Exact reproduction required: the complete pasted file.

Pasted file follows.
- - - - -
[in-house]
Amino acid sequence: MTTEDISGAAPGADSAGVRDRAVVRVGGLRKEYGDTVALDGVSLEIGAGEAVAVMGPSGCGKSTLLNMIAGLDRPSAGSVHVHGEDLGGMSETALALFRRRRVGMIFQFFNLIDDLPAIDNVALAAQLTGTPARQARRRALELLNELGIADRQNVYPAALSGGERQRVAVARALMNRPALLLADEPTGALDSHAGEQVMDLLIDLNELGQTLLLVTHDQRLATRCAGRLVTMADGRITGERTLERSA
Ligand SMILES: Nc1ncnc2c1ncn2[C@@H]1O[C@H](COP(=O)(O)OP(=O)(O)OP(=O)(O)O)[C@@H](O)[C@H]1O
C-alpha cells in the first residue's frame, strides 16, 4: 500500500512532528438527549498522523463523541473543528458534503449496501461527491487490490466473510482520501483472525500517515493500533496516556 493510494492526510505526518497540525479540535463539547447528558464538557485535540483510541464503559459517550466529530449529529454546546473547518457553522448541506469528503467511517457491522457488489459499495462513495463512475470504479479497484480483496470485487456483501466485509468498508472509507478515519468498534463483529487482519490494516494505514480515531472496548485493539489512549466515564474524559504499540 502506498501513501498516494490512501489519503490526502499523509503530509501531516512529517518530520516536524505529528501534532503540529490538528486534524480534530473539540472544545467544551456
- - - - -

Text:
[in-house]
Amino acid sequence: MTTEDISGAAPGADSAGVRDRAVVRVGGLRKEYGDTVALDGVSLEIGAGEAVAVMGPSGCGKSTLLNMIAGLDRPSAGSVHVHGEDLGGMSETALALFRRRRVGMIFQFFNLIDDLPAIDNVALAAQLTGTPARQARRRALELLNELGIADRQNVYPAALSGGERQRVAVARALMNRPALLLADEPTGALDSHAGEQVMDLLIDLNELGQTLLLVTHDQRLATRCAGRLVTMADGRITGERTLERSA
Ligand SMILES: Nc1ncnc2c1ncn2[C@@H]1O[C@H](COP(=O)(O)OP(=O)(O)OP(=O)(O)O)[C@@H](O)[C@H]1O
C-alpha cells in the first residue's frame, strides 16, 4: 500500500512532528438527549498522523463523541473543528458534503449496501461527491487490490466473510482520501483472525500517515493500533496516556 493510494492526510505526518497540525479540535463539547447528558464538557485535540483510541464503559459517550466529530449529529454546546473547518457553522448541506469528503467511517457491522457488489459499495462513495463512475470504479479497484480483496470485487456483501466485509468498508472509507478515519468498534463483529487482519490494516494505514480515531472496548485493539489512549466515564474524559504499540 502506498501513501498516494490512501489519503490526502499523509503530509501531516512529517518530520516536524505529528501534532503540529490538528486534524480534530473539540472544545467544551456